Business Lit. Session

Noncompete Agreements. If I had a dollar for every time a client who had been sued asked me if they could recover attorney’s fees or damages if they won, I’d have, well, probably hundreds of dollars. Even when a lawsuit proves to be frivolous the Massachusetts courts have traditionally been extremely reluctant to turn the tables on a plaintiff and make it pay damages for the harm its suit has caused to the defendant.

Every once in a while, however, a judge shows some courage and punishes a company the judge concludes has brought a frivolous case. In January 2006 Judge Gants, in the Suffolk Business Litigation Session, turned the tables on Brooks Automation, a Massachusetts company with a billion dollar-plus market valuation, ordering it to pay over $600,000 in damages for bringing a frvolous lawsuit against a former employee. After a trial Judge Gants concluded that the suit was devoid of both any reasonable factual support or any arguable basis in law.… Read the full article

Noncompete Agreements. Our firm used to write “year in review” articles [link], and I decided it was time for a reprise. Here is a year-in-review summary of the most significant Massachsetts state court cases from late 2004 through calender year 2005 involving the attempted enforcement of noncompete or nonsolicitation contracts. Rather than getting bogged down in the detailed facts of the cases I’ll provide a quick summary of the key facts and legal issues that led to the outcome in each case. The goal is to get a feel for how judges are approaching these kinds of cases – what works and doesn’t work in the state courts when employers are attempting to enforce noncompete/nonsolicitation agreements against former employees.

L-3 Communications v. Reveal Imaging [link] involved a complex series of corporate sales, the result of which was that the defendant-employees were several corporate acquisitions down the road from the companies with whom they had signed their agreements years earlier.… Read the full article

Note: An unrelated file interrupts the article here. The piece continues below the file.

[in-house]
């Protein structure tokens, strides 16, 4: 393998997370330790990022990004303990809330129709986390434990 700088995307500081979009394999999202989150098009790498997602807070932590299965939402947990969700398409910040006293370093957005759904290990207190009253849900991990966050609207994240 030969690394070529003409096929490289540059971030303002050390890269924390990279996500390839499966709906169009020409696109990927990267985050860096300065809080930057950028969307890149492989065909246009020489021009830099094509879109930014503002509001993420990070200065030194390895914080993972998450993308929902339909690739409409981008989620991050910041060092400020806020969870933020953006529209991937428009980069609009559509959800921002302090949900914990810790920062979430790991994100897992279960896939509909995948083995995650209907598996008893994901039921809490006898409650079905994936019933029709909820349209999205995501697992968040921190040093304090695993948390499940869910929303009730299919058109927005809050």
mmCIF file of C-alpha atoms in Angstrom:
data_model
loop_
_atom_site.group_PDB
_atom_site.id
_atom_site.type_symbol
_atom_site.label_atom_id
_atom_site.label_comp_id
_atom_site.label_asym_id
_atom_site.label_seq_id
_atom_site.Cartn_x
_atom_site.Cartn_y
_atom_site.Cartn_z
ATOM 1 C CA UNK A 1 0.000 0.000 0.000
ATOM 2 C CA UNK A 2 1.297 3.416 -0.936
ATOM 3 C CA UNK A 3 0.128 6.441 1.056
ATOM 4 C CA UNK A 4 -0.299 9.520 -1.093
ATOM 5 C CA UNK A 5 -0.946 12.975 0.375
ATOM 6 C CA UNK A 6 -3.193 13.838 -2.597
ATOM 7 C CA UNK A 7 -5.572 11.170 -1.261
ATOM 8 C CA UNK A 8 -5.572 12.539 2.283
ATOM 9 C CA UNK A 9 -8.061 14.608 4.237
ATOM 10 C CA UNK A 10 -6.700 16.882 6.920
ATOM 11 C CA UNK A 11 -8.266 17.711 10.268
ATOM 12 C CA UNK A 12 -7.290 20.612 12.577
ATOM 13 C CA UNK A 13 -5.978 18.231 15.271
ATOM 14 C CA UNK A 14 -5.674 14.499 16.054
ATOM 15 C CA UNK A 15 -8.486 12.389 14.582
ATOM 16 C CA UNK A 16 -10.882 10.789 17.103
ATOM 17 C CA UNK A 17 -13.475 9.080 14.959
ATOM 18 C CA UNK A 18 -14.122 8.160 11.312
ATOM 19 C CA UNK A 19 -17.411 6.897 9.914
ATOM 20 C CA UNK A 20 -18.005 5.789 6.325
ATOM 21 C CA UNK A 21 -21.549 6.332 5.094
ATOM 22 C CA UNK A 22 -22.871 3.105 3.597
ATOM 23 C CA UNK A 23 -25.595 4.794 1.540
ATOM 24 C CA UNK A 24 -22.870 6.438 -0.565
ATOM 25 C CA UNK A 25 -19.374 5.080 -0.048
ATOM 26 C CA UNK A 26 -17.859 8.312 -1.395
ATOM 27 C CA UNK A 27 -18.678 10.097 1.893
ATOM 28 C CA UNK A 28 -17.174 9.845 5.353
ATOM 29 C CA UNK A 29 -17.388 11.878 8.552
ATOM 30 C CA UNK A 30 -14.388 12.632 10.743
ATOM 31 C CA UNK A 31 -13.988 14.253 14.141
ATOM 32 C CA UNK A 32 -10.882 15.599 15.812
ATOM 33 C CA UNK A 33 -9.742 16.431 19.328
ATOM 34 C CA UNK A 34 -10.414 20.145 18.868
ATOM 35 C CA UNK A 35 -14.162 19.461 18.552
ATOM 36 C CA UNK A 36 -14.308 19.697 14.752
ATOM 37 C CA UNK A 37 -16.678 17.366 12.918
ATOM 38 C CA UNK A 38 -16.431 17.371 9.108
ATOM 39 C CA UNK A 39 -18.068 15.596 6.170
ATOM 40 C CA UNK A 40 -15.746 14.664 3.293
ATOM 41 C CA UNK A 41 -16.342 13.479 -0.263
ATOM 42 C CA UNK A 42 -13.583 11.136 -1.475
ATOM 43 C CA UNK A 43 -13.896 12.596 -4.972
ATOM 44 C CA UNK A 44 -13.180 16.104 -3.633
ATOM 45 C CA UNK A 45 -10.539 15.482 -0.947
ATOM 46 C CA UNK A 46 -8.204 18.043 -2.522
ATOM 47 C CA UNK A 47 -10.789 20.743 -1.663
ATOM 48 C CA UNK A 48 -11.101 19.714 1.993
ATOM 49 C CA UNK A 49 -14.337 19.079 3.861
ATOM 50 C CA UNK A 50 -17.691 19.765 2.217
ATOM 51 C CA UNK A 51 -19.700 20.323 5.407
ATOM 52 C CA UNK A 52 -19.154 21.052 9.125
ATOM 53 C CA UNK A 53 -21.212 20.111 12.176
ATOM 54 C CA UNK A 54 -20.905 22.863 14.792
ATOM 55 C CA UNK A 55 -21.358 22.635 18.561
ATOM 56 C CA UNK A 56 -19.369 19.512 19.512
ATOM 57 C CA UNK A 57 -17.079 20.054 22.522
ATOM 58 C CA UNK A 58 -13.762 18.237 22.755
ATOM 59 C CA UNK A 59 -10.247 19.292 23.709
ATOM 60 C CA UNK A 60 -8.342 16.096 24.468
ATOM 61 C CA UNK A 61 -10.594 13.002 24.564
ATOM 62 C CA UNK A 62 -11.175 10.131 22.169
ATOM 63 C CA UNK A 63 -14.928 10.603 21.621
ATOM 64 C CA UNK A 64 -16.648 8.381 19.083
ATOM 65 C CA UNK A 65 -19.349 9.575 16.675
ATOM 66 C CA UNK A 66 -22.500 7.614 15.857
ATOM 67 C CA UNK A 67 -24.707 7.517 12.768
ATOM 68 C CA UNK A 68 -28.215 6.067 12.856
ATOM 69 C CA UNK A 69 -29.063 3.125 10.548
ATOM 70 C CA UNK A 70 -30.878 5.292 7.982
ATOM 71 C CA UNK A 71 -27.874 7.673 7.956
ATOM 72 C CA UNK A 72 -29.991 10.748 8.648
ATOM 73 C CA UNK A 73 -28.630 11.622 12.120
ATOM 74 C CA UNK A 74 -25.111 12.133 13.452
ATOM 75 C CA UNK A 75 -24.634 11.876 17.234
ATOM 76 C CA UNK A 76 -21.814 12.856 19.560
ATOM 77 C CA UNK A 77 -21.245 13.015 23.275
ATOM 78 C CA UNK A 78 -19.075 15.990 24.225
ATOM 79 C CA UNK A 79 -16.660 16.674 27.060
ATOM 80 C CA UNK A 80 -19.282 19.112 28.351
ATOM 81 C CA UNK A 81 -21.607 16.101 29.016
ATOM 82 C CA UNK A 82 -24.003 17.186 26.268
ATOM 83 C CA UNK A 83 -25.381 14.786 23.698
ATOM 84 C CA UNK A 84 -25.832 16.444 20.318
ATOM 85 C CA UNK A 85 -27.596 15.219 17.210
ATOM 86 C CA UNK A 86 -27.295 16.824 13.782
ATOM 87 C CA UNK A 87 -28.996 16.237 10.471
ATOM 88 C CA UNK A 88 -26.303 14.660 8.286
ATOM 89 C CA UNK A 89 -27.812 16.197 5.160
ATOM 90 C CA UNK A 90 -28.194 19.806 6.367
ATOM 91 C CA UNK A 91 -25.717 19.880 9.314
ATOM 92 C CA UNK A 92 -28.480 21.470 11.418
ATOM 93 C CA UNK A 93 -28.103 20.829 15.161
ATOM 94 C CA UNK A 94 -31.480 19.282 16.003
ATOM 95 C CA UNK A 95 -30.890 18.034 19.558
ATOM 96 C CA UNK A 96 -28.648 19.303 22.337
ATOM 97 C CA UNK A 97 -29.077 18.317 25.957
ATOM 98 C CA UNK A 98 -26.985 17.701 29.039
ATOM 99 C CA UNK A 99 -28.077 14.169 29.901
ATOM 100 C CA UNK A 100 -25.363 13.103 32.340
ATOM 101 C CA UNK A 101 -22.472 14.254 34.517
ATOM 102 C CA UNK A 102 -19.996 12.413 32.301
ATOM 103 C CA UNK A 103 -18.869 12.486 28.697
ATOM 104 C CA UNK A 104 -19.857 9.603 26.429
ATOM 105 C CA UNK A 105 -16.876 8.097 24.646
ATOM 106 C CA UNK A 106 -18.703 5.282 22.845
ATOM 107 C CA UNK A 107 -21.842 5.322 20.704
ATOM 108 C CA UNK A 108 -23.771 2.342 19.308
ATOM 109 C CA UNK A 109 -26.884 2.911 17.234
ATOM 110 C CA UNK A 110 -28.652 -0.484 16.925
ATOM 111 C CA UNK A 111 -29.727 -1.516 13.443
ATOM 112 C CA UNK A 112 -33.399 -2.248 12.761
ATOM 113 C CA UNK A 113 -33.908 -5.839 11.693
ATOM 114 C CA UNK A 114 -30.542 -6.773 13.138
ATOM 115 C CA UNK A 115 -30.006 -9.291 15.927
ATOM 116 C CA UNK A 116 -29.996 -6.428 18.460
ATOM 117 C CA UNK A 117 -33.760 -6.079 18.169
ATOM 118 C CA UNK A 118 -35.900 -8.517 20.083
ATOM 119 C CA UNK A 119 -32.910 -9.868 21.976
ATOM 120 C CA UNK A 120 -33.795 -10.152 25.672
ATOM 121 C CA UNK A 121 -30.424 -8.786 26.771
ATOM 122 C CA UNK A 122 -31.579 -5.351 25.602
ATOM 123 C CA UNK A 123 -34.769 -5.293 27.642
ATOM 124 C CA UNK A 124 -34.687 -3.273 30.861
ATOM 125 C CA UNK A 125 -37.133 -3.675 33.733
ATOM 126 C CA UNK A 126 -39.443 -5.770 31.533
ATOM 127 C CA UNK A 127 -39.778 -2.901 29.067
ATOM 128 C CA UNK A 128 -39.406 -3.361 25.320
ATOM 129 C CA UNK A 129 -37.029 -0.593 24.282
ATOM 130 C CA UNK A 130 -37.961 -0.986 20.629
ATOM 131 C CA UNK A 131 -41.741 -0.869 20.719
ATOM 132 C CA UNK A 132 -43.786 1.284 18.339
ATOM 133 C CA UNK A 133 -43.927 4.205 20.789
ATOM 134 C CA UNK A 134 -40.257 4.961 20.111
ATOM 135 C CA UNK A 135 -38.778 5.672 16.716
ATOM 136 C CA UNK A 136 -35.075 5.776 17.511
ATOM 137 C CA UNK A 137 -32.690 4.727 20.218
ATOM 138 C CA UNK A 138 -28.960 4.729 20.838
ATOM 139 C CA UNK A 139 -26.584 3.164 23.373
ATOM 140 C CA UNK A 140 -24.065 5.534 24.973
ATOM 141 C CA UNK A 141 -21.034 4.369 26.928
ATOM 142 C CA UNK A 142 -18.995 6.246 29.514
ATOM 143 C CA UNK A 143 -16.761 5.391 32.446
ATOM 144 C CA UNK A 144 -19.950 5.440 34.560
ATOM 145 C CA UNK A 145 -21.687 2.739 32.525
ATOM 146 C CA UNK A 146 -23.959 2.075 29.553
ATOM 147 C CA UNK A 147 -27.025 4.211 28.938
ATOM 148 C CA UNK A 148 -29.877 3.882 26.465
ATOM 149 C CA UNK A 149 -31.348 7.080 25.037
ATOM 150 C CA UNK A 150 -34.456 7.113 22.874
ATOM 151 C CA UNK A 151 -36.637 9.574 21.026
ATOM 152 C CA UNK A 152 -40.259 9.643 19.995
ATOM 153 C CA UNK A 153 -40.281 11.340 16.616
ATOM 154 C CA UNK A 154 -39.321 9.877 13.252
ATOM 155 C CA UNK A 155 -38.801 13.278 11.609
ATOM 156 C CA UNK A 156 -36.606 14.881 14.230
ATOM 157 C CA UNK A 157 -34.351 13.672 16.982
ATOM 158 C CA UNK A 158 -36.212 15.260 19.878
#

It’s Hard to Fire the President . . .

by Lee Gesmer on November 20, 2005

Minority Shareholder/Fiduciary Duty.

. . . of your company, that is.

OK, here the facts, minus the legal jargon.

You’re a businessman with a successful company. You meet someone that wants to go into business with you in a related area. You start a new company, making sure that you hold a majority interest (52.5%). Your new “partner” gets 37.5%, and the rest of the stock goes to a couple of employees. Although your partner is a minority shareholder he’s running the business, so you make him president of the company.

Almost ten years go by, and although the company is making money you’re unhappy with your partner. He’s bad at finances, and tensions arise over bookkeeping and other business issues.

Eventually you reach your boiling point, and one morning you fire your minority partner.

Simple enough you think. After all, you own a majority of the company, what’s stopping you from doing this?… Read the full article

Minority Shareholders/Fiduciary Duty. Massmanian v. Duboise, decided in September by Judge Ralph Gants in the Suffolk County Business Litigation Session, proves once again that when a party to litigation angers a judge, they can be forced to pay a high price.

In this case the plaintiff Massmanian was a 30% minority shareholder and employee in North/Win. After he filed suit accusing the majority shareholders of diverting North/Win’s profits and assets to another company (a serious breach of fiduciary duty, if true), North/Win terminated Massmanian for insubordination and neglecting his duties. Massmanian then asked the court to issue a preliminary injunction reinstating him. In opposing this motion, North/Win, and its lawyers made some serious strategic errors:

  • First, they demanded that all North/Win employees sign a Confidentiality Agreement which (among other things) barred employees from disclosing “matters related to the lawsuit Massmanian has filed against the company, even in a legal proceeding.”
Read the full article